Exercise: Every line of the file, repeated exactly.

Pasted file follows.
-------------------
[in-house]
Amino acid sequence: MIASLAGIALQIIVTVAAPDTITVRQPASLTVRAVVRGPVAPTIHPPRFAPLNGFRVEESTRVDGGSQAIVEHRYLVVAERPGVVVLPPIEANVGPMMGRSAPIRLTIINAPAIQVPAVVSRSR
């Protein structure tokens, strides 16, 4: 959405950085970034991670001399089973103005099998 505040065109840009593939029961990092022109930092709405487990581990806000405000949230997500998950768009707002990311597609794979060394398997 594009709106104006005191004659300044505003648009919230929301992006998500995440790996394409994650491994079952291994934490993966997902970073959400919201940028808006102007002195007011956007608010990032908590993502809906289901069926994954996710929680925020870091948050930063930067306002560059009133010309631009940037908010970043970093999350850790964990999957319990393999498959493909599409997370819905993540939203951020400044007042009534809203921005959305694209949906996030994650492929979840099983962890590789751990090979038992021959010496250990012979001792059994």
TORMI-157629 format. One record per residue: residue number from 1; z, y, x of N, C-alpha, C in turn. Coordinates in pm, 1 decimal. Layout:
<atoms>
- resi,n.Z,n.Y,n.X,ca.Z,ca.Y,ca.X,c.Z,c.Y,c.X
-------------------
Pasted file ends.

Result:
[in-house]
Amino acid sequence: MIASLAGIALQIIVTVAAPDTITVRQPASLTVRAVVRGPVAPTIHPPRFAPLNGFRVEESTRVDGGSQAIVEHRYLVVAERPGVVVLPPIEANVGPMMGRSAPIRLTIINAPAIQVPAVVSRSR
């Protein structure tokens, strides 16, 4: 959405950085970034991670001399089973103005099998 505040065109840009593939029961990092022109930092709405487990581990806000405000949230997500998950768009707002990311597609794979060394398997 594009709106104006005191004659300044505003648009919230929301992006998500995440790996394409994650491994079952291994934490993966997902970073959400919201940028808006102007002195007011956007608010990032908590993502809906289901069926994954996710929680925020870091948050930063930067306002560059009133010309631009940037908010970043970093999350850790964990999957319990393999498959493909599409997370819905993540939203951020400044007042009534809203921005959305694209949906996030994650492929979840099983962890590789751990090979038992021959010496250990012979001792059994």
TORMI-157629 format. One record per residue: residue number from 1; z, y, x of N, C-alpha, C in turn. Coordinates in pm, 1 decimal. Layout:
<atoms>
- resi,n.Z,n.Y,n.X,ca.Z,ca.Y,ca.X,c.Z,c.Y,c.X